In the past four months, I’ve returned home from Peace Corps, restarted graduate school, launched this blog, and have begun searching for jobs post graduation in May. On top of all that, I’m trying to stay healthy, have some semblance of a social life, and be involved on campus and in my community.
I’ve managed to keep everything in motion, all the proverbial balls in the air, but I can’t say that I’ve done anything well. Not to my fullest abilities. Maybe I’m just being hard on myself but I think this is a common feeling for many people.
I’m set on a mission to make the world a better, greener place.
I know what I am passionate about and what makes me happy, yet our daily lives are filled with so many options, opportunities, and distractions. It is hard to stay focused and heading down a path of self-improvement and progress.
The following was originally posted at zenhabits.net and as all Leo Babauta’s amazing work on this website is un-copyrighted, I have the chance to share it with you, here on my site.
I hope you enjoy and are able to keep your life in balance.
By Leo Babauta
Do you sometimes (or always) feel like you have too much to do and too little time to do it?
Consider an email I got from a student the other day:
“… as the semester goes by, the harder it is to keep up with school. The thing is, I know I’d be able to do it if I didn’t have any extracurricular activities. I have a weekend job where I teach youths, a youth group where I currently lead social justice, and I was just asked by someone to lead prayer group.
“Right now, the only way to do everything is to sleep less and work more, but I noticed that I can’t do much when I haven’t gotten much sleep. I wanted to take care of my body as well so I’ve been sleeping normally these past few days. Now I’m behind everything again; I have two big assignments due and midterms next week.”
I know this feeling, because that’s how I felt before I started simplifying my life. I was being pulled in all directions, and never had enough time for everything I needed to do. I wanted to do a great job with each role I’d taken on, and felt I could do it, but really I was doing a bad job at everything because I was stretched too thin.
To this student, and to everyone else who feels this way, I’d say this: your plate is too full. You have too much going on.
The only answer, unless you want your health to decline (and that’s not good for anyone), is to start saying No.
The Whys of Saying No
You have to say No to at least a couple things on your list: say No to prayer group and the youth group, so that you can say Yes to school and the job.
For anyone else reading this, you might have to say No to certain work projects, or community groups, or committees or boards or parent-teacher organizations or coaching sports or some other worthwhile activity.
I know, it seems horrible to say No when these are very worthy things to do. It kills you to say No.
But the alternative is that you’re going to do a bad job at each one, and be stressed beyond your limits, and not be able to focus on any one. You won’t be getting enough sleep, your focus will get worse because of a lack of sleep, and stress will compound that problem.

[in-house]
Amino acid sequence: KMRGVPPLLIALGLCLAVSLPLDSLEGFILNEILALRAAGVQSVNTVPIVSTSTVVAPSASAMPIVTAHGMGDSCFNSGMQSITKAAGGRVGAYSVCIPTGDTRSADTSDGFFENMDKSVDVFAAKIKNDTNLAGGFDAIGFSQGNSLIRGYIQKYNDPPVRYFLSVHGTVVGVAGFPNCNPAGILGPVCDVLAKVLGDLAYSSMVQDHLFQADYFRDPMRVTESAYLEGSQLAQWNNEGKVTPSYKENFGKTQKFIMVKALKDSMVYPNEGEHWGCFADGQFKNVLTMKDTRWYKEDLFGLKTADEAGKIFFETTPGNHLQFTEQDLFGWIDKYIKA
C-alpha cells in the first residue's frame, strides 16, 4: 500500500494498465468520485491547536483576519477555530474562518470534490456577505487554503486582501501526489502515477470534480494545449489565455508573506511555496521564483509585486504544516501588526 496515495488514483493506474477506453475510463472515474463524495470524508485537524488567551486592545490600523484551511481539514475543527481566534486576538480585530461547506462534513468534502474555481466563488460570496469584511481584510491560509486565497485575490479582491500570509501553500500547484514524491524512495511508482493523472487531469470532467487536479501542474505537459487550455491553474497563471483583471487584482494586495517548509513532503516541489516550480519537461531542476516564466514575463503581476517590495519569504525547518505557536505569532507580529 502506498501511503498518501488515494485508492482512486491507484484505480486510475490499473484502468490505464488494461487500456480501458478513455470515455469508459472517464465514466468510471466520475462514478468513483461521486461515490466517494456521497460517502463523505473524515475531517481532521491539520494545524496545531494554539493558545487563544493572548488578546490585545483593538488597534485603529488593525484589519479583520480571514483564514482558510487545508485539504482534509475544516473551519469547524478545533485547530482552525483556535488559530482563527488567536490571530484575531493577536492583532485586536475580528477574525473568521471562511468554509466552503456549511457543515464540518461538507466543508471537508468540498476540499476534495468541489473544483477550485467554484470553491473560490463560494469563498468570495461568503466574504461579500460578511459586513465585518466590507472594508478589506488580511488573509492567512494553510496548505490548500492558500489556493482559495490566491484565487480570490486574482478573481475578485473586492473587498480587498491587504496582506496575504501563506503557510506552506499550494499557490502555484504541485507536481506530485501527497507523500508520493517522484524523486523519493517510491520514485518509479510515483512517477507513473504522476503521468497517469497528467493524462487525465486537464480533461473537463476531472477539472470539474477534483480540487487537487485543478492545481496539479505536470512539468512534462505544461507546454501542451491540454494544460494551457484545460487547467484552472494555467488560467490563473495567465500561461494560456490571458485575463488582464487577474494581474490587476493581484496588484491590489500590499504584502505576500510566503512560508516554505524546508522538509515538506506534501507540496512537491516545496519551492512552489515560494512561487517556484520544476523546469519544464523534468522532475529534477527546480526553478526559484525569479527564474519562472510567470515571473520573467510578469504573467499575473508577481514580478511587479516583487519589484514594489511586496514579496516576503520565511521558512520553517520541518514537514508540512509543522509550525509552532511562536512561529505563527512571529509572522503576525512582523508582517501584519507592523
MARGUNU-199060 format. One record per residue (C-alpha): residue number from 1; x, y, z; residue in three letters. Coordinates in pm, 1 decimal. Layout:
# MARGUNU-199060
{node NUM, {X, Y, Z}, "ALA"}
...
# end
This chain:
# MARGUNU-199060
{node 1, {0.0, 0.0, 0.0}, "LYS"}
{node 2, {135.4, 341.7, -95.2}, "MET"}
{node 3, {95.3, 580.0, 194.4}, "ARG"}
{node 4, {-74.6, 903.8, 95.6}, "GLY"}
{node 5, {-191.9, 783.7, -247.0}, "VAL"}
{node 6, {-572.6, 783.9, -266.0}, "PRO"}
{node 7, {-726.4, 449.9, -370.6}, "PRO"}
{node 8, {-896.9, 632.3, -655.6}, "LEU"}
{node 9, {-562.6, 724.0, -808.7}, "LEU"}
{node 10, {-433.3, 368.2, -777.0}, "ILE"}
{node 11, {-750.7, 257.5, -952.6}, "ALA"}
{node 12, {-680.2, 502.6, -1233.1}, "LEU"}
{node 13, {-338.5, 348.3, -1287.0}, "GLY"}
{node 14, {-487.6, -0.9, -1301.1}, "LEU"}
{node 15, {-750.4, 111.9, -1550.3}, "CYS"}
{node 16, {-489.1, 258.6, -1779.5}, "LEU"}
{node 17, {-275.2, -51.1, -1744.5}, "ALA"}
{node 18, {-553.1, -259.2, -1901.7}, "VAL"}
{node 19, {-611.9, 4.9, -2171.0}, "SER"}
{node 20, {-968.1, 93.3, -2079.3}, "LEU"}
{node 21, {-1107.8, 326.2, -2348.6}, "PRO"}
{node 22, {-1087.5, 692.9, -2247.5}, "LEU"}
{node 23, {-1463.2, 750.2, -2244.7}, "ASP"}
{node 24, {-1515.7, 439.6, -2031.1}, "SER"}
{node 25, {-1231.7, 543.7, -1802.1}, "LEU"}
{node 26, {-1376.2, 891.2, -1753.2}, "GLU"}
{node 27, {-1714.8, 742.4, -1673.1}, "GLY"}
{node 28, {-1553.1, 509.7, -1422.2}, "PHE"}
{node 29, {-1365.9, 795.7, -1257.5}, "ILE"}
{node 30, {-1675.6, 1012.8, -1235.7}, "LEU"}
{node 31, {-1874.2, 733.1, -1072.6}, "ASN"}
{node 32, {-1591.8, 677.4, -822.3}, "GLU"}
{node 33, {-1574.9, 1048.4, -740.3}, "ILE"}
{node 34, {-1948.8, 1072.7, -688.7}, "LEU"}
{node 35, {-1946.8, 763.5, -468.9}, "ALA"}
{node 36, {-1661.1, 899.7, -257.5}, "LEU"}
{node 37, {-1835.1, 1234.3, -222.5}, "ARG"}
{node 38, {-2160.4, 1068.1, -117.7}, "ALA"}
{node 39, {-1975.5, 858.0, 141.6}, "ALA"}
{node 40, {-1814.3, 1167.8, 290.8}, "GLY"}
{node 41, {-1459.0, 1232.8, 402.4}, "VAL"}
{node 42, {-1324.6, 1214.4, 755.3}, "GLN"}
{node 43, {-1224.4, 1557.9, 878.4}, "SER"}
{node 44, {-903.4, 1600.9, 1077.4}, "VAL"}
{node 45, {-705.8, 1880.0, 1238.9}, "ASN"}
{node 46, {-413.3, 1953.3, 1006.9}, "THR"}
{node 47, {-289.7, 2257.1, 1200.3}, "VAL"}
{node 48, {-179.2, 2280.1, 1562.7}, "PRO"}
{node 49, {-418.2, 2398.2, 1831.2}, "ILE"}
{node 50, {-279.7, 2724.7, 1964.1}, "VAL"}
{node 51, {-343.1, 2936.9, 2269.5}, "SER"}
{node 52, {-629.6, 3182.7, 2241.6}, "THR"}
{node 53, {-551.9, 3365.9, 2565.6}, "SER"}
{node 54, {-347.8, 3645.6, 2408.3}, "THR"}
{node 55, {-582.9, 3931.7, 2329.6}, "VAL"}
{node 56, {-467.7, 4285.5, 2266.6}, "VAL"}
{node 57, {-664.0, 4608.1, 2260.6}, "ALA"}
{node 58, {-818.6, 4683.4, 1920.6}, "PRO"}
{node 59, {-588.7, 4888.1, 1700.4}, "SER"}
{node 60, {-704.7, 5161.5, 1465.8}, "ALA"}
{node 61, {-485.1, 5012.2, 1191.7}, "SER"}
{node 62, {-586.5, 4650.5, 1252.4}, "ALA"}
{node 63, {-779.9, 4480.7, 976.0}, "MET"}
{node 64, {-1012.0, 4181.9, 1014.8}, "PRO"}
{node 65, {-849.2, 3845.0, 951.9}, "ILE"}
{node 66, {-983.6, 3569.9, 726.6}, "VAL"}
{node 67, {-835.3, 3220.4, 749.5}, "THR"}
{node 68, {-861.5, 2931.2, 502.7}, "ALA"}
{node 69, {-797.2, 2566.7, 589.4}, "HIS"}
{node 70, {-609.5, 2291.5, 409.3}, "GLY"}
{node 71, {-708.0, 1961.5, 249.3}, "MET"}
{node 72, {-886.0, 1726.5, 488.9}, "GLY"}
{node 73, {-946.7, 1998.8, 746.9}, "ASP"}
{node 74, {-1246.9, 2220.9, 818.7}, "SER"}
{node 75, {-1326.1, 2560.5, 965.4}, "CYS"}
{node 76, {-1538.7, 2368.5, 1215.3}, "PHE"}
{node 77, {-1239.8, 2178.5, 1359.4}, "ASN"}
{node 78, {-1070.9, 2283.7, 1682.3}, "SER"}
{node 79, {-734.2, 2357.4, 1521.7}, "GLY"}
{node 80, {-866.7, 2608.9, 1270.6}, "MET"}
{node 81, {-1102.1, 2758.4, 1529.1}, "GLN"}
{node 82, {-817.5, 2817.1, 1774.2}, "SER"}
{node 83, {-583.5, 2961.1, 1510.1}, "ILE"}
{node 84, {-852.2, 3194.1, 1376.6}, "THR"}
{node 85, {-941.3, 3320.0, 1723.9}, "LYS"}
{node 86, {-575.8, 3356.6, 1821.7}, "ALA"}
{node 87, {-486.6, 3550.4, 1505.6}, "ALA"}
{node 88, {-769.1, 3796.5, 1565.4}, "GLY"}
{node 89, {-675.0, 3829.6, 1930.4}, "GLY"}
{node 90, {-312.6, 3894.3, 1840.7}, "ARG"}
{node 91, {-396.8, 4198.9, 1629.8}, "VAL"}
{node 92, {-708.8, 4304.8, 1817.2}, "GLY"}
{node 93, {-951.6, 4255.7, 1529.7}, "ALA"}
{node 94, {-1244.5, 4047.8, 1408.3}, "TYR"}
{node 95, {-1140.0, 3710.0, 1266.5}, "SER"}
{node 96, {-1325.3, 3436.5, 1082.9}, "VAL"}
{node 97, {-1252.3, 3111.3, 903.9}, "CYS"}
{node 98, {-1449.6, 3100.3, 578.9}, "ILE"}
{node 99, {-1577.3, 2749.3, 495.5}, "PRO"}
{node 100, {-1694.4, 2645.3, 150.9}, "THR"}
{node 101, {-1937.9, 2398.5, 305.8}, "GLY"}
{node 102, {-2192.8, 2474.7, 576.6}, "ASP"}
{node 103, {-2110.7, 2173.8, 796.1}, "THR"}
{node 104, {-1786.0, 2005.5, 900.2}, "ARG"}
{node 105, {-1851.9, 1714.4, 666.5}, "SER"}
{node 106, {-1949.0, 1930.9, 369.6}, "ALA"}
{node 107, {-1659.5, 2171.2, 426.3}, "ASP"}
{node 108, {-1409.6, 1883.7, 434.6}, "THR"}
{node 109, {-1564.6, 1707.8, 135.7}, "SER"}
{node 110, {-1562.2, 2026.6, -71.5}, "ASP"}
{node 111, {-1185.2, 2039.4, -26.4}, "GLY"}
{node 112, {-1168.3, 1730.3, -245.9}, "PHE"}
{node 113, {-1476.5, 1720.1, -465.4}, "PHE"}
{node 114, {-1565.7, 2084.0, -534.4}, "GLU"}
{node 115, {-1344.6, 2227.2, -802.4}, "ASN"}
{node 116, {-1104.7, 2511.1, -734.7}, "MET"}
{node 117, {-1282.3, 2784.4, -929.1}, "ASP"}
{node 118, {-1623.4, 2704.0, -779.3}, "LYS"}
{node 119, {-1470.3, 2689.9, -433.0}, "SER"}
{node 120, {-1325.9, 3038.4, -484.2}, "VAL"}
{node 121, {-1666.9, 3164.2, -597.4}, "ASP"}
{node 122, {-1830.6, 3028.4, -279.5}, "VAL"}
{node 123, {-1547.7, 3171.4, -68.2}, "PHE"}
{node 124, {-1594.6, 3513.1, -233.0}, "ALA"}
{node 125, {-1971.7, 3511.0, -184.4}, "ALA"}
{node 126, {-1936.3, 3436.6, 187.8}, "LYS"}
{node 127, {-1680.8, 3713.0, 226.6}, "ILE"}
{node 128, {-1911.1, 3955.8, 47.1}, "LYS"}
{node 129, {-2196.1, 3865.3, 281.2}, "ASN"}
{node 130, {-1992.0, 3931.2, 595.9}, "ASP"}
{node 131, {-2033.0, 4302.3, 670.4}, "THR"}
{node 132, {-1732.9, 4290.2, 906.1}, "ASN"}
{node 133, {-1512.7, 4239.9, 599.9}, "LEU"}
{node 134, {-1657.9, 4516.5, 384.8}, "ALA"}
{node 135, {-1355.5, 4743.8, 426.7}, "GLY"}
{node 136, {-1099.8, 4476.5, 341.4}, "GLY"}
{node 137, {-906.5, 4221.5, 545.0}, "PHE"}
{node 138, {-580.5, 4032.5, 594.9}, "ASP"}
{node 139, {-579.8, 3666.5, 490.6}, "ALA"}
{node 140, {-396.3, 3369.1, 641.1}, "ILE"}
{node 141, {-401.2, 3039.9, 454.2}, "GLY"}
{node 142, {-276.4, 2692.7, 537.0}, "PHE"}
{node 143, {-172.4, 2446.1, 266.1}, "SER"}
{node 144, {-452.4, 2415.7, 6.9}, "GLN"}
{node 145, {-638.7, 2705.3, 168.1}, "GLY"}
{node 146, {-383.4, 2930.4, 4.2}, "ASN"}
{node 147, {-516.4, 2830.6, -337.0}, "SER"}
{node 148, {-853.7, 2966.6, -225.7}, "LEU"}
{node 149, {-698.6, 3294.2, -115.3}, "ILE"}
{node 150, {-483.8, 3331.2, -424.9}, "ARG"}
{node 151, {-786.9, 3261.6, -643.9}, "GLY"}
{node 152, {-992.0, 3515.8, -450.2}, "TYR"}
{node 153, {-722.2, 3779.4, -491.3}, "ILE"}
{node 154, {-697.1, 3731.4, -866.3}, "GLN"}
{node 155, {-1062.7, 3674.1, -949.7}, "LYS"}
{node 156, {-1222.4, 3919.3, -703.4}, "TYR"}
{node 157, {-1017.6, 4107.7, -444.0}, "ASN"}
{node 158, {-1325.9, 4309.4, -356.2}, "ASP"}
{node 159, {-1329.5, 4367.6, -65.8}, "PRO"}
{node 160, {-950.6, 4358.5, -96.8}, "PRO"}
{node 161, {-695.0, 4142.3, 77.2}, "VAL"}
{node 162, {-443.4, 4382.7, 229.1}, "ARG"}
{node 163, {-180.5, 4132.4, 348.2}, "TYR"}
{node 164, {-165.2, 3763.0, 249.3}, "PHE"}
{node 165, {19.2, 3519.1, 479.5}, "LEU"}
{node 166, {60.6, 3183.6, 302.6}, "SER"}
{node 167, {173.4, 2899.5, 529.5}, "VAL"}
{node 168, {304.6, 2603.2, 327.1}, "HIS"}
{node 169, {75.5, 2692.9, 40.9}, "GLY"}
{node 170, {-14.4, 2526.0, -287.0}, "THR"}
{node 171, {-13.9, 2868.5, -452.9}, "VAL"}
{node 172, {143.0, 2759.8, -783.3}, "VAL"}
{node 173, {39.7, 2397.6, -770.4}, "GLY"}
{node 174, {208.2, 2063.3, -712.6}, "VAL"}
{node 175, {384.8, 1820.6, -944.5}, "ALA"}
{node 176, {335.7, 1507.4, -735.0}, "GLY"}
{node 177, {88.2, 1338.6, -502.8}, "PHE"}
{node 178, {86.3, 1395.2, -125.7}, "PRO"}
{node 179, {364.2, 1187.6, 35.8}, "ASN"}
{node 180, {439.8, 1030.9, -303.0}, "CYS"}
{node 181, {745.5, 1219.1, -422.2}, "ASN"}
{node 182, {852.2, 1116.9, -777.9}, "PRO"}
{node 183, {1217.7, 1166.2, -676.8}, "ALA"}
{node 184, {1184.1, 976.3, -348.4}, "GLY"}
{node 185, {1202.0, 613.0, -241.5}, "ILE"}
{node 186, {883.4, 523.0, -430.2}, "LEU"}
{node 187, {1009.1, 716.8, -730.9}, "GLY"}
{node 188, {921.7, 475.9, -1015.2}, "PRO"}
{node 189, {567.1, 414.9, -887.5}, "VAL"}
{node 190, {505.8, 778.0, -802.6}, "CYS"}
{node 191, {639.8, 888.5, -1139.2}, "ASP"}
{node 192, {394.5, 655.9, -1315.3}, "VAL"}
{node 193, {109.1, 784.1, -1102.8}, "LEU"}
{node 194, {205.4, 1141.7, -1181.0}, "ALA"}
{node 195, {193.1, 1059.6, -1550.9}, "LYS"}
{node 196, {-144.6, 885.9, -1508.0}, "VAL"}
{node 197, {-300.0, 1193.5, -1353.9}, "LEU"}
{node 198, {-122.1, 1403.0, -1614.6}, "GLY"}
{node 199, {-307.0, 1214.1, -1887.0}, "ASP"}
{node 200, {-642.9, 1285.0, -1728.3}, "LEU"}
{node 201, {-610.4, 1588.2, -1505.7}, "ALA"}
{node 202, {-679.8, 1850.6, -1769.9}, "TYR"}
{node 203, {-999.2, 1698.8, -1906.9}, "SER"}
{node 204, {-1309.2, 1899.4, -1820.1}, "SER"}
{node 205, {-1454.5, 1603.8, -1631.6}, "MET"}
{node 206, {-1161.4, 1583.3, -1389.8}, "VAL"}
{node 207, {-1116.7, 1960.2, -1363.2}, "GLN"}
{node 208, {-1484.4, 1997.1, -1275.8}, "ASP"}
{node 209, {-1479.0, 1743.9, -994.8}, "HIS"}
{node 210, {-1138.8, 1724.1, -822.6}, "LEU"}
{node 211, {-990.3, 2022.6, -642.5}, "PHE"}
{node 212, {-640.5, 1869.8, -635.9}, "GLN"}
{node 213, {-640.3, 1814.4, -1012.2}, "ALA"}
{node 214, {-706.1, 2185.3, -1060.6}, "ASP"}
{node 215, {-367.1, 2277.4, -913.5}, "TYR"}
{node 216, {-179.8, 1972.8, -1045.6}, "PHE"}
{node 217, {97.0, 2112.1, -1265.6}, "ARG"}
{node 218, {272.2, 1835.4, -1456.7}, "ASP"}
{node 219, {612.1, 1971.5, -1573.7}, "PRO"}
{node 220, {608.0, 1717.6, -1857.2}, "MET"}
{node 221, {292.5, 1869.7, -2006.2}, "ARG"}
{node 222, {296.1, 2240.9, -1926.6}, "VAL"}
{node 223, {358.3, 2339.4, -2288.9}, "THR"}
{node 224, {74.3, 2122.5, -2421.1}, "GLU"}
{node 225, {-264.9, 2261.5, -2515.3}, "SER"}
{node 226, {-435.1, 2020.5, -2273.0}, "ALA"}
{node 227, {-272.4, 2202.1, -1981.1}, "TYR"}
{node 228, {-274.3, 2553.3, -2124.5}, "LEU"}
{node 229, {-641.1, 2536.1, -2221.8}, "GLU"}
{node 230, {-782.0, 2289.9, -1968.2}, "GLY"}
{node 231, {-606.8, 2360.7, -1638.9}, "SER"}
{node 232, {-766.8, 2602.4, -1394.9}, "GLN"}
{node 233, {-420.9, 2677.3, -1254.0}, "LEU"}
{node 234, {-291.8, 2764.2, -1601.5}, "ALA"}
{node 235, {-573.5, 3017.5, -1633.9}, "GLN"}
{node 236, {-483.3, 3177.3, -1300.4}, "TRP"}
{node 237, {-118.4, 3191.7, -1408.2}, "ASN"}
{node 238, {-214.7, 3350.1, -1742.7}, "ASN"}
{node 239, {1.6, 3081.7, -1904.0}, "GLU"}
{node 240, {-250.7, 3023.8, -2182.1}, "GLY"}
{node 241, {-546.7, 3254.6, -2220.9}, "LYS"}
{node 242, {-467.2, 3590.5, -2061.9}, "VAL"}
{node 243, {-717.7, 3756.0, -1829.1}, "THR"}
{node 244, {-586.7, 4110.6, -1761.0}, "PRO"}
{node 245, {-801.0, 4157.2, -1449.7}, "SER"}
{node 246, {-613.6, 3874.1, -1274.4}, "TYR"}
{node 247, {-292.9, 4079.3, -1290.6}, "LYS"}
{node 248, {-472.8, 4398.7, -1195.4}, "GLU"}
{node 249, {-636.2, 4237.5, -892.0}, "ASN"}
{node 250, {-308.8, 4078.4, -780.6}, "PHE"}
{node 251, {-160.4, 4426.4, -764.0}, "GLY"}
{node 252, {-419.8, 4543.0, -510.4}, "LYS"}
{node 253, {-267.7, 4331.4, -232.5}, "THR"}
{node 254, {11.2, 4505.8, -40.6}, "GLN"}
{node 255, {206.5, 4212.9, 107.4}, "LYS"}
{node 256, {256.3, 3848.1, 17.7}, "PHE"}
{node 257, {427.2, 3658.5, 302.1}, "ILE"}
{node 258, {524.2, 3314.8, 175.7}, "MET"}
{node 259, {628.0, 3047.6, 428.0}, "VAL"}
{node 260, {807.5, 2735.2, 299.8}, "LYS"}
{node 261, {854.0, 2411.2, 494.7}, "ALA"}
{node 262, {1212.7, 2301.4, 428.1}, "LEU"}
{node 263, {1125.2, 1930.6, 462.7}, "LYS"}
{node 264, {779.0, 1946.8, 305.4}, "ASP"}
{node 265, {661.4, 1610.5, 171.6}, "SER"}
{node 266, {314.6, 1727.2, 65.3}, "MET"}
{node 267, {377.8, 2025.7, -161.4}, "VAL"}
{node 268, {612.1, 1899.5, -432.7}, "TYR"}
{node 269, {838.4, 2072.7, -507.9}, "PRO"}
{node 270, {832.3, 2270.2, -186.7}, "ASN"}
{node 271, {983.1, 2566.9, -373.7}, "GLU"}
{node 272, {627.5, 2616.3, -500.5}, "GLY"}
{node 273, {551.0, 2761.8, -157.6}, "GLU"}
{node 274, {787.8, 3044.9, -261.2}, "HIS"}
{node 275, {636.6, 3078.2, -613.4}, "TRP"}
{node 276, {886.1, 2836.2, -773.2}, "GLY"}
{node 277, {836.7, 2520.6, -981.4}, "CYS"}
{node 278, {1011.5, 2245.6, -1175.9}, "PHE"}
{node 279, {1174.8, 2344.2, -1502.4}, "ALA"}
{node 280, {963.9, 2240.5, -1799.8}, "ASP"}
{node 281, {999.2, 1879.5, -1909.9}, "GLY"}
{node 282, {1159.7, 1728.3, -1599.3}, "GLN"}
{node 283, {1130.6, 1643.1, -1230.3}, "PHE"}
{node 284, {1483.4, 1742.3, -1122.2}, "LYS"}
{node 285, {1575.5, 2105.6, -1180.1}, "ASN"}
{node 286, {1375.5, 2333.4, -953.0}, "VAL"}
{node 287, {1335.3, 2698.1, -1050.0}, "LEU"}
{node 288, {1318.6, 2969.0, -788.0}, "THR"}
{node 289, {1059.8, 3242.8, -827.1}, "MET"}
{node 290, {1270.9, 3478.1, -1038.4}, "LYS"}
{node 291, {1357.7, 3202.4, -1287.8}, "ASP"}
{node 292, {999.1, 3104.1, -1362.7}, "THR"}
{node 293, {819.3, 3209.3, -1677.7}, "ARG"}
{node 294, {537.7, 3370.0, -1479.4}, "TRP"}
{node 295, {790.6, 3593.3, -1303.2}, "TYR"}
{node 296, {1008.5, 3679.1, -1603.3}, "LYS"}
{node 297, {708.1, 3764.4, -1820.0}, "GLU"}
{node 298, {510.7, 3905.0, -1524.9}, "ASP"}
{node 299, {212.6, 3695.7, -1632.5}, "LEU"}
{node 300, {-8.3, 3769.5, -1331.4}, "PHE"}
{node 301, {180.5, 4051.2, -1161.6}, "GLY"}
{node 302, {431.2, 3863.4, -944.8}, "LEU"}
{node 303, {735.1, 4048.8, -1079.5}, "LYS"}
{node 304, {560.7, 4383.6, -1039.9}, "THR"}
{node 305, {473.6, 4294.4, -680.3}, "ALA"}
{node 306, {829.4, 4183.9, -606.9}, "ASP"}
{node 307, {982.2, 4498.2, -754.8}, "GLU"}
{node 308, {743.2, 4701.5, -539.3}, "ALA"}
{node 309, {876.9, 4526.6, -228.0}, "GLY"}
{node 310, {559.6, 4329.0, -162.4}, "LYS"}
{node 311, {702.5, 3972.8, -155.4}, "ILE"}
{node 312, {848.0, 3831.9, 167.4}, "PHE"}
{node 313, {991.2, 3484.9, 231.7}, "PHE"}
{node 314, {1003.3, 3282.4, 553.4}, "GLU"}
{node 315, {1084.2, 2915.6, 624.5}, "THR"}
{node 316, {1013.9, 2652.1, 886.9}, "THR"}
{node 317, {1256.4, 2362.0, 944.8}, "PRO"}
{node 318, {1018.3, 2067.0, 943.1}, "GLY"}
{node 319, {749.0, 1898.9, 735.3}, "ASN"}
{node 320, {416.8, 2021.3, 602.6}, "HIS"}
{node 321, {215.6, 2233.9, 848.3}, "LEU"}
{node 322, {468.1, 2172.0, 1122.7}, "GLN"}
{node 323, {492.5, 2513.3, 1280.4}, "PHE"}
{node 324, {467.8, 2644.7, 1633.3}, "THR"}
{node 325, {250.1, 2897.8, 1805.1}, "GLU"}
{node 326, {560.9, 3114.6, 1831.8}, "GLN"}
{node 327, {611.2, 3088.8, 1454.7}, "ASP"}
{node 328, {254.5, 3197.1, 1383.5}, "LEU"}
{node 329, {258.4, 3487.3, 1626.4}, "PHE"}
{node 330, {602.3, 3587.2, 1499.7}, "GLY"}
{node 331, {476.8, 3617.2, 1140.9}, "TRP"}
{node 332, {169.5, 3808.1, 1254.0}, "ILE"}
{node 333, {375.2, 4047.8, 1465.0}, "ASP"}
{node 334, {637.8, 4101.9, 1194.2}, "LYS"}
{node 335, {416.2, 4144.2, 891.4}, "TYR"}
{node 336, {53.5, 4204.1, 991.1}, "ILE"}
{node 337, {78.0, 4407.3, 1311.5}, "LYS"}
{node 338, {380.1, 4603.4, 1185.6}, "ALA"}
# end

We stay in this state because we really want to do it all. We have this idea that we can be great at everything, and succeed at all that we try. But we are human, and we have limits, and we have to let go of this idea of doing everything and doing it well. You’re either going to do a couple things well, or do everything poorly.
Do a Couple Things Well
Ideally, you’d find complete focus and do one thing well. You’d pick one really important thing, say No to all the rest, and put your complete focus on this one project. This might be school, or a project at work, or a volunteer project … but just one thing. You’d learn to do it well, and get better and better at it, and serve people exceptionally.
However, that’s not reality. We can’t always pare things down to one thing, so focus on two. I’ve found that you can do two things well, and one thing really well. With two focuses, you won’t be as concentrated, won’t learn as deeply, but it’s doable. With three or four focuses, you won’t do anything well or learn anything deeply or serve anyone exceptionally.
So start paring down to two things: figure out what the most important two things in your life are, and cut out the rest. Be ruthless. Call or email or meet with them now, and tell them that you really want to help, but your plate is too full. You can’t serve them well, so you need to say No.
When you’re down to two things, I’ve found it best to give each some allotted time. So a few hours for one, and then a few hours for the other. Don’t switch back and forth constantly between the two (an email for one, write a paragraph for the other, go back to email for the first one, a paragraph for the second, and so on). Doing it that way means you never give either your full concentration. When you give something your focus, really be present.
Saying No to worthwhile projects, and letting go of the idea that we can do everything, is very difficult. But it’s not more difficult than trying to do everything and not getting enough sleep and being overly stressed out. Saying No is hard, but it means you say Yes to focus and sanity.